Inside The Twin Cities Artisan Bakery Boom

Inside The Twin Cities Artisan Bakery Boom

An influx of artisan bakeries is fueled by a new taste for quality over quantity.

Twin Citians: You’re in the midst of a bona fide artisan-bakery boom.

“Over the last five years, there’s been an explosion of awesome chef-driven restaurants, and I think the bakeries have come from that,” says Katy Gerdes, pastry chef and co-owner of downtown Minneapolis’ Angel Food Bakery & Coffee Bar.

Angel Food opened in 2012 after crowdfunding over $18,000. Sales climbed 26 percent in its second year, and it went from four to 10 bakers. Whereas it once took five months to deplete a box of 10,000 cupcake liners, “during wedding season, we now go through at least a box a month,” says Gerdes.

After winning $10,000 on Food Network’s Cupcake Wars, Abby Jimenez opened Nadia Cakes in Maple Grove, where Patrick’s Bakery & Café recently opened its third location. Minneapolis’ French Meadow Bakery & Café added a store in St. Paul, where Bars Bakery opened its second outpost, in a downtown skyway. St. Louis Park has Honey & Rye Bakehouse.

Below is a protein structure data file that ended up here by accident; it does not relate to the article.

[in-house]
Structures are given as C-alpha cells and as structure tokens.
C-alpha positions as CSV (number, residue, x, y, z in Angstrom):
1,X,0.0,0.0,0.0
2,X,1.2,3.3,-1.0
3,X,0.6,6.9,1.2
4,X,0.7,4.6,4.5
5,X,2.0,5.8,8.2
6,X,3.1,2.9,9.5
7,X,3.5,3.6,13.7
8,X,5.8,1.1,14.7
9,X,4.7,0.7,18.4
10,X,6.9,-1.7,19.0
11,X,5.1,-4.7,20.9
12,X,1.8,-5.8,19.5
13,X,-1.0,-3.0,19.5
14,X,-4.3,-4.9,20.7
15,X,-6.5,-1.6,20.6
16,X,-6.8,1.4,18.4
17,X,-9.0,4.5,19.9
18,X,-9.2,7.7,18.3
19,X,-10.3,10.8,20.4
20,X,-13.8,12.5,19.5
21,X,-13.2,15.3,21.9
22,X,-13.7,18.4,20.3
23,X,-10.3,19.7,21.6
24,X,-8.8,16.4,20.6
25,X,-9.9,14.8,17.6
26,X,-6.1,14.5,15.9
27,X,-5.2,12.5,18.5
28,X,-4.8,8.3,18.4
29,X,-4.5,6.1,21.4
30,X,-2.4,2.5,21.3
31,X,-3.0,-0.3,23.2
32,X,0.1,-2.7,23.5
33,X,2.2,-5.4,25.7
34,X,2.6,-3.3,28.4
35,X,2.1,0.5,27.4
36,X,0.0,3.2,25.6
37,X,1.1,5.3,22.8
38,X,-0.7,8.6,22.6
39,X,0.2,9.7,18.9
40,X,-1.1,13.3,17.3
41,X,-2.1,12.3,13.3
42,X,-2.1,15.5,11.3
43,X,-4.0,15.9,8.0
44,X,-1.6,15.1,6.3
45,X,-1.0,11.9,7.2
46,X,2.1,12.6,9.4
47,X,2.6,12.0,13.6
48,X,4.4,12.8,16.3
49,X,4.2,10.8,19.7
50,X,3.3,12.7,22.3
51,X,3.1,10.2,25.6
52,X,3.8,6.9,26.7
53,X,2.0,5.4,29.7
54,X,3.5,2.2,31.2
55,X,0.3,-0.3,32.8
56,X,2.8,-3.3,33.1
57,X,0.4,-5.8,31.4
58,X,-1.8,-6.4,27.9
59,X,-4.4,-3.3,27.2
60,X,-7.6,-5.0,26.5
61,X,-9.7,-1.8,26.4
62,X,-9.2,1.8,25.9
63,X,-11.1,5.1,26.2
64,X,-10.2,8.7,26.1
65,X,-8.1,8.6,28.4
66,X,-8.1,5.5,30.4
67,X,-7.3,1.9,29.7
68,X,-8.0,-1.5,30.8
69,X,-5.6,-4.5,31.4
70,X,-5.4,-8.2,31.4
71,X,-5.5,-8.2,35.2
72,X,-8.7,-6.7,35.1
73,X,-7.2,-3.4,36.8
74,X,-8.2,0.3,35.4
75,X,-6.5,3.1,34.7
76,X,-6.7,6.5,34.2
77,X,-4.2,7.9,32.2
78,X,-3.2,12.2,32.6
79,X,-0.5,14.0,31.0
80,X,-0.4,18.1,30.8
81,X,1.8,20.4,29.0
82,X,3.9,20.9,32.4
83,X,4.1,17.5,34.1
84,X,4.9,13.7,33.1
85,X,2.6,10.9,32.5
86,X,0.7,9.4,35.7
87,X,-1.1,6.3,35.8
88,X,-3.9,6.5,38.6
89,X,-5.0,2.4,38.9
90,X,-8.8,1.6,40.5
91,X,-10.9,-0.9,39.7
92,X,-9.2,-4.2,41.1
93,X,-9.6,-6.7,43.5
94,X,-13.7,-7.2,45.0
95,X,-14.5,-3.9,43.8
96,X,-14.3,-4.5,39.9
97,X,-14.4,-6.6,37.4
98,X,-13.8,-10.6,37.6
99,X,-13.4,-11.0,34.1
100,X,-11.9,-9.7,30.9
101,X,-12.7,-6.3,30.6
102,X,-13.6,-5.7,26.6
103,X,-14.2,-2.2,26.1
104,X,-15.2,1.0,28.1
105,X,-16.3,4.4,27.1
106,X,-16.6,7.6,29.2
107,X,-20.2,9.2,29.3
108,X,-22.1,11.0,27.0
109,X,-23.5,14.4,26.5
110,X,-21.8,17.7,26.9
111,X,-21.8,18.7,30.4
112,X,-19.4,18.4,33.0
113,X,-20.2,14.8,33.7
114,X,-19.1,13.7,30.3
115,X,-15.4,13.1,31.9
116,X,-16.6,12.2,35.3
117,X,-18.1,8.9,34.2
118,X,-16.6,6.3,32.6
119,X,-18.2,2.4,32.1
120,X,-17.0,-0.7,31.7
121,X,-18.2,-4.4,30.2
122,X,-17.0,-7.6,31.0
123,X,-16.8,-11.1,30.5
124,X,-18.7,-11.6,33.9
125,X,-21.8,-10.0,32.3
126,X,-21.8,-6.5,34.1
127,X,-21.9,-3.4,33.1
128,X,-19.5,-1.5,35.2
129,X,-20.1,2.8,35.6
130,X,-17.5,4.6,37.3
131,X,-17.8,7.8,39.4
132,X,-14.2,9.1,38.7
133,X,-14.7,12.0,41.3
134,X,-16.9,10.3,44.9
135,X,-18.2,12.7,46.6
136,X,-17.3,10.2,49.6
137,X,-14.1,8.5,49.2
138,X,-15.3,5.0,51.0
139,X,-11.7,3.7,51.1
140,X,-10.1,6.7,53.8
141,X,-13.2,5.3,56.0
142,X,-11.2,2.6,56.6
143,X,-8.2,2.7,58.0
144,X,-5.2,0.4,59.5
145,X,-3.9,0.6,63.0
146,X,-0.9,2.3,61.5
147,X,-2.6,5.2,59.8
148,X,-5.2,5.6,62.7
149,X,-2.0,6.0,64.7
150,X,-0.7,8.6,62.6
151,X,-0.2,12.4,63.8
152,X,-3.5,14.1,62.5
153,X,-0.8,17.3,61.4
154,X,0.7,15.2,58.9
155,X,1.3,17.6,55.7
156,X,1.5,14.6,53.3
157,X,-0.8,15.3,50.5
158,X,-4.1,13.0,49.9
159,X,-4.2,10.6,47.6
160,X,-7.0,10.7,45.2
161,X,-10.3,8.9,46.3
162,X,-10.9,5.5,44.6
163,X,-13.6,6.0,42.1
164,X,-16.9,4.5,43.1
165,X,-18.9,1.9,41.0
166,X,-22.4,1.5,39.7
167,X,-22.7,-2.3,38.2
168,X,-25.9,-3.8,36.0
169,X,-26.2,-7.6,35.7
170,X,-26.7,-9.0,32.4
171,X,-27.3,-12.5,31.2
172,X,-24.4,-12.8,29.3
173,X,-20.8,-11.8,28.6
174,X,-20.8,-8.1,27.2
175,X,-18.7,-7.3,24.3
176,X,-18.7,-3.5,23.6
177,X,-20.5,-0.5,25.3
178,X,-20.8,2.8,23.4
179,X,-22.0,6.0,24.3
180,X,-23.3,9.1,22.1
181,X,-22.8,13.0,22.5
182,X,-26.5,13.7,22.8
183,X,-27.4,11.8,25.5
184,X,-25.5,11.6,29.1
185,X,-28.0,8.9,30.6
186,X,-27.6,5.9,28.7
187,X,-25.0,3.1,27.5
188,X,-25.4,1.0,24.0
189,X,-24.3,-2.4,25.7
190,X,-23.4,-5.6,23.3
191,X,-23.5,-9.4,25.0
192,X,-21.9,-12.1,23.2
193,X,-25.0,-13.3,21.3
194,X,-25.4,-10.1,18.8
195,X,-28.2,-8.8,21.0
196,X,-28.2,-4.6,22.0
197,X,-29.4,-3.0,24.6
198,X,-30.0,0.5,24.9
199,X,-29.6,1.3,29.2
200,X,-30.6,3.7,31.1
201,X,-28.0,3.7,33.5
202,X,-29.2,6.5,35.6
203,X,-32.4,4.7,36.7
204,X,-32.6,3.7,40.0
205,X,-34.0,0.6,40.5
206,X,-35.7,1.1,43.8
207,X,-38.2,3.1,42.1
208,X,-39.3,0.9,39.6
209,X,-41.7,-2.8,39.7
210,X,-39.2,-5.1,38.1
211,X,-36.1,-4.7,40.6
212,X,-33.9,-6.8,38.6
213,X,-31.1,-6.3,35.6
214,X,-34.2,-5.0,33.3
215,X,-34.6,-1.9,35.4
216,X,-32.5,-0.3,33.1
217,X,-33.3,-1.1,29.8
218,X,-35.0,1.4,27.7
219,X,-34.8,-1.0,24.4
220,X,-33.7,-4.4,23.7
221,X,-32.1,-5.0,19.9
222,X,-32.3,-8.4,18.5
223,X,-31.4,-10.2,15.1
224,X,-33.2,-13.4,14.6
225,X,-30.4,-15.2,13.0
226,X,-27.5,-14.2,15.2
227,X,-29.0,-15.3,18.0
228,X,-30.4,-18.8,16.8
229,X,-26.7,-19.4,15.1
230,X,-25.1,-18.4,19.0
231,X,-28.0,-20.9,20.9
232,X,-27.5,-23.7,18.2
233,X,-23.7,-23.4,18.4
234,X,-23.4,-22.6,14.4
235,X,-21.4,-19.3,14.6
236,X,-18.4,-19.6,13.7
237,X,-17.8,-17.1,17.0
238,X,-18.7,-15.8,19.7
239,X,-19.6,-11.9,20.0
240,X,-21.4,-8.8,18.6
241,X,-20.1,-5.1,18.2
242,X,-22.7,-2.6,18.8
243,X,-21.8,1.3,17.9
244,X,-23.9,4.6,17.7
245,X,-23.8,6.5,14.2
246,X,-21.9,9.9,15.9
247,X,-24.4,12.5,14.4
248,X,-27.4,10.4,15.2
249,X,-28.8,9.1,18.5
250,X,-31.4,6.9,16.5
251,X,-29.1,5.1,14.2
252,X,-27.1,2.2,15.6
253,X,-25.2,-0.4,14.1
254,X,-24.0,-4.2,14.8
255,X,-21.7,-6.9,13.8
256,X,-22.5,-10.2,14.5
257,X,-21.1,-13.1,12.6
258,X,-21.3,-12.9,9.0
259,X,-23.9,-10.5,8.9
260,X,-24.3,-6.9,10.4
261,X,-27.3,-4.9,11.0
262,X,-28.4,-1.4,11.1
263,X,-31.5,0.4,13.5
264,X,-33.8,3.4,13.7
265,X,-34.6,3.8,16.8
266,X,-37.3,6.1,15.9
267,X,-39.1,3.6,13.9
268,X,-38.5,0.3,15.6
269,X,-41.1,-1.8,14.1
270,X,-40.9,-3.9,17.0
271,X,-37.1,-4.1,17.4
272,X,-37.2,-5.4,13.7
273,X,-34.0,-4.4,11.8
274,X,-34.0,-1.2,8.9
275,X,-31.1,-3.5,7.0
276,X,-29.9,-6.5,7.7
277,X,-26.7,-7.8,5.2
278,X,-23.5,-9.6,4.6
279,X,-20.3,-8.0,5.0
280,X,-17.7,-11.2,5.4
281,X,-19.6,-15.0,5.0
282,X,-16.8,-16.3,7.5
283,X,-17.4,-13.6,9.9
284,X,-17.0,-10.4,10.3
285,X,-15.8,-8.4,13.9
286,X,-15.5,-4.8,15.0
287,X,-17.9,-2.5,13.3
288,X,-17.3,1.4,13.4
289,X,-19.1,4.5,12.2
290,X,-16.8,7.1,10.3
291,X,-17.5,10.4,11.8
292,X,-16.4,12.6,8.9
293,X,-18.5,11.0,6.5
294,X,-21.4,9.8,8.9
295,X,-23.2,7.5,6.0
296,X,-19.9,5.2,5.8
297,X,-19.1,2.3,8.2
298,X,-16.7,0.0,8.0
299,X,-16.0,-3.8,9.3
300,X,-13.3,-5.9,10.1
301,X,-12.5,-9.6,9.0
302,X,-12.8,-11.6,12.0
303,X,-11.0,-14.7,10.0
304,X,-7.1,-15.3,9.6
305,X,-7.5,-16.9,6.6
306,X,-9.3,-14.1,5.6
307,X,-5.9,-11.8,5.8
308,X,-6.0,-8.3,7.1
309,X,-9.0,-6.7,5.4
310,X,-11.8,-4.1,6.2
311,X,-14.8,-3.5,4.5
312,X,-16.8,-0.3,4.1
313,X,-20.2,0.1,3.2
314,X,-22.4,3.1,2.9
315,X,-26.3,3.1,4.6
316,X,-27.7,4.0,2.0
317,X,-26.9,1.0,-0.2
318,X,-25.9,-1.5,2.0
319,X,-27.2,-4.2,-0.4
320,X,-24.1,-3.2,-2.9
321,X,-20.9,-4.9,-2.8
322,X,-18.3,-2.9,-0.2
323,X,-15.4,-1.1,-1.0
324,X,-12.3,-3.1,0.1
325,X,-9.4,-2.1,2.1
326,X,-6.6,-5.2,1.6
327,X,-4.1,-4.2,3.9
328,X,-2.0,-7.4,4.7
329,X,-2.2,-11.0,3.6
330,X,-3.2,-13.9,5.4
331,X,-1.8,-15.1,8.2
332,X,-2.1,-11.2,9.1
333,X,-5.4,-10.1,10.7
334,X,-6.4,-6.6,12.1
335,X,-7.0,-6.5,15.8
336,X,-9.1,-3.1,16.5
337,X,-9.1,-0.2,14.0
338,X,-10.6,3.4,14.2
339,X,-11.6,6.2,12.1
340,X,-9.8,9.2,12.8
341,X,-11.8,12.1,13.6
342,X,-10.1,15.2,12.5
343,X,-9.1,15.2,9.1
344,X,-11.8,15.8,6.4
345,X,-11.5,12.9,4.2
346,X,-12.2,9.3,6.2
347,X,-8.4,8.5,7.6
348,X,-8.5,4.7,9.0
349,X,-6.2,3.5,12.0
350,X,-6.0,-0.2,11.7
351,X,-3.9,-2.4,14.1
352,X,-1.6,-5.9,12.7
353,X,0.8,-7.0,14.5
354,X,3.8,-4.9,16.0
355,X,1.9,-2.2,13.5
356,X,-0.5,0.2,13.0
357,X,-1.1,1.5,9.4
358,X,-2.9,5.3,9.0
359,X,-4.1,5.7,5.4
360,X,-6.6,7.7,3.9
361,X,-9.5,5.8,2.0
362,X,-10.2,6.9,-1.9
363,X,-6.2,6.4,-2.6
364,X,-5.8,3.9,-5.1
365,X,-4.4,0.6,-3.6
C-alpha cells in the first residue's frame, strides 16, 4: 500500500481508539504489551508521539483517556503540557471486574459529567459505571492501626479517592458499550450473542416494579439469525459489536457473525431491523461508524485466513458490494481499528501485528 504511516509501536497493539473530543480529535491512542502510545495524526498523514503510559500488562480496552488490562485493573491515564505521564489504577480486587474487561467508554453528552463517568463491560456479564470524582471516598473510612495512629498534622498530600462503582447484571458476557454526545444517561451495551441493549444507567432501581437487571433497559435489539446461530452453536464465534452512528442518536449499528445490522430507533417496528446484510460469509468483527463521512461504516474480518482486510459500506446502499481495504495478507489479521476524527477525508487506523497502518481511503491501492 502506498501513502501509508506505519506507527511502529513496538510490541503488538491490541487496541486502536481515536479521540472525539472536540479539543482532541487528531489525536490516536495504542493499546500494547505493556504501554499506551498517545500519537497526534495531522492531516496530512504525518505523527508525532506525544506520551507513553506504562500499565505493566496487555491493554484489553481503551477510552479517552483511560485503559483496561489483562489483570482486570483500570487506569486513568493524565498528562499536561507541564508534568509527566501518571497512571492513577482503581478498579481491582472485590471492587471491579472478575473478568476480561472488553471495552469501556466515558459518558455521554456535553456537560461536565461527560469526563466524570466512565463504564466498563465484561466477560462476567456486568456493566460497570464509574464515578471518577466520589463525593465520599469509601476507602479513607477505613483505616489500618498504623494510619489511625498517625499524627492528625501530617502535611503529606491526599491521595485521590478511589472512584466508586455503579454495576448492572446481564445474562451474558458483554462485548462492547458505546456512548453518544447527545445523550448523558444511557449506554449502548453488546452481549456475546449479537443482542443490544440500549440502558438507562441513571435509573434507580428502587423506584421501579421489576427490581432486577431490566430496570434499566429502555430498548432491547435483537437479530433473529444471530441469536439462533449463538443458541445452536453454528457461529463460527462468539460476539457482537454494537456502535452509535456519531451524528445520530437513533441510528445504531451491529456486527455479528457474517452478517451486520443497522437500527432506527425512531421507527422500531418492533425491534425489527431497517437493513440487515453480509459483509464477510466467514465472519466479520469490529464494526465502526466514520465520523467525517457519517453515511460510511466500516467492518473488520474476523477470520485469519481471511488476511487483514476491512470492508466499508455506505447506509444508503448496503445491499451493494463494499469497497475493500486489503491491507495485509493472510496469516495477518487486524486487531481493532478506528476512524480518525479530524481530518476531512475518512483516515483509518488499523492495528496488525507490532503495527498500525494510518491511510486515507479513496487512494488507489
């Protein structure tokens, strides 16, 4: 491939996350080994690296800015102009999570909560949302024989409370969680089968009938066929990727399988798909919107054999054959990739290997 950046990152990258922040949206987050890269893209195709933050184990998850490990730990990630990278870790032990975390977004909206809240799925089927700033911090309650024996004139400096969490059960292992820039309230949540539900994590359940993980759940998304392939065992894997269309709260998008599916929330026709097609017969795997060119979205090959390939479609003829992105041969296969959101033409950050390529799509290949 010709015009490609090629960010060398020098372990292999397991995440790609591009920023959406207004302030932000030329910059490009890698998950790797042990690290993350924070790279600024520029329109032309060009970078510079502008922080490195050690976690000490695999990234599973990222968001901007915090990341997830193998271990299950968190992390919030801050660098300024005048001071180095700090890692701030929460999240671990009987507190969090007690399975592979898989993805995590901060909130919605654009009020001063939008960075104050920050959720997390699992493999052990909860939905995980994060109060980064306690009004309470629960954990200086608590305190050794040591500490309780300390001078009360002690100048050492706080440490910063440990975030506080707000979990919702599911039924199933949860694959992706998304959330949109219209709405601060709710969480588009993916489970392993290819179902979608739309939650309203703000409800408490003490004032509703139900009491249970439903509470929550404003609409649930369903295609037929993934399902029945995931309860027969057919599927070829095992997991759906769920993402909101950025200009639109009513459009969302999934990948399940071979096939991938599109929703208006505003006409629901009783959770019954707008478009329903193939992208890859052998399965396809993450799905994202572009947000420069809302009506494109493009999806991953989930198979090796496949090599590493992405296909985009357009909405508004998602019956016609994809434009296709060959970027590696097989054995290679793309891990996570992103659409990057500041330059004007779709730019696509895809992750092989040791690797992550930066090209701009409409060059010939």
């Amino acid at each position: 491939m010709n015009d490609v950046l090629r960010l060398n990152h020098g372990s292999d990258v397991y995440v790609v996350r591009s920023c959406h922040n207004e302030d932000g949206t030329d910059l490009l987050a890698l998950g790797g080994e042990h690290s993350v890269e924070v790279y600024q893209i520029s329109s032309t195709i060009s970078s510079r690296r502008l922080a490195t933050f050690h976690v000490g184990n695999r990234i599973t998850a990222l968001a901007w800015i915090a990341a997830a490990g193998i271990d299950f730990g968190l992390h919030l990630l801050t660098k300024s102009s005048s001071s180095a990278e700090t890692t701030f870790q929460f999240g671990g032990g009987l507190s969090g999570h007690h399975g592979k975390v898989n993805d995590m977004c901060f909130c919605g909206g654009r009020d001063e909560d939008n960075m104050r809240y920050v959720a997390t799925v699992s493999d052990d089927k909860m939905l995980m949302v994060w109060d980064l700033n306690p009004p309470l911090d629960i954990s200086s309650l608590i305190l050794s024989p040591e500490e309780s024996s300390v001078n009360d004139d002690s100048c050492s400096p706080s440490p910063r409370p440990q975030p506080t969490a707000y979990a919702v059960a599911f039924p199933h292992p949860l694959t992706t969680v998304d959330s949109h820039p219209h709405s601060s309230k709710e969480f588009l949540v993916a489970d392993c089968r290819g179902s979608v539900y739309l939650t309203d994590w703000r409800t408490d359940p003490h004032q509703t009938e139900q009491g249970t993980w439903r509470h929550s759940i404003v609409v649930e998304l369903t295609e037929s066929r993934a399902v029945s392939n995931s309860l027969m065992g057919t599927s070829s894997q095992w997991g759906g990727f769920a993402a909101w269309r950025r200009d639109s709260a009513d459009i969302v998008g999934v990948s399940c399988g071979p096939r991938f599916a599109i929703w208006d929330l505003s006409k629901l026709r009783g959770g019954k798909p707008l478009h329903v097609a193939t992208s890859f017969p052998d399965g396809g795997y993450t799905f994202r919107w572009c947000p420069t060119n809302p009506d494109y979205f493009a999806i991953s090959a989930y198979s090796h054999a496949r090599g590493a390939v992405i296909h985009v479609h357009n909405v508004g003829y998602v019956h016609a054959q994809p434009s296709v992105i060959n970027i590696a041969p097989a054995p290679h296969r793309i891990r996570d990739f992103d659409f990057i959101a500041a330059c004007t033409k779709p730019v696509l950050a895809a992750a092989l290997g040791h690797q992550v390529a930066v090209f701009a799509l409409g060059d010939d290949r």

Some specialize, such as Mojo Monkey Donuts in St. Paul and YoYo Donuts & Coffee Bar in Minnetonka. Bogart’s Doughnut Co. just joined Glam Doll Donuts in Minneapolis, which also landed skyway outpost Café Donuts.

Cossetta in St. Paul added an Italian bakery, Hans’ Bakery was revived in Anoka and 70-year-old Wuollet’s latest Minneapolis skyway location marks its sixth store.

Many new bakeries offer gluten-free and other diet-conscious fare, and Twin Citians are practicing “measured indulgence”—opting for quality over quantity, says Stephanie March, dining editor at Mpls.St.Paul magazine and

She points to 3 Tiers Bakery Bistro in Minneapolis’ Nokomis neighborhood and Groundswell in St. Paul; she thinks high-quality bakeries benefit from shoppers’ willingness to hand-pick items from specialty shops rather than stocking up on a single grocery-store run.

Pastry chefs and bakers also are “getting a lot more recognition in the media, and people are getting more interested [in the profession],” says Alicia Hinze, who left Cupcake to launch the Buttered Tin in St. Paul’s Lowertown last year. After planning for 10 employees in its first year, it grew to 30 in less than nine months.

It doesn’t stop there. Food trucks have lower barriers to entry, and bakers are wheeling in. A Cupcake Social, Cupcake on the Go, and Eli’s Donut Burgers (which serves exactly what its name suggests) are a few early examples.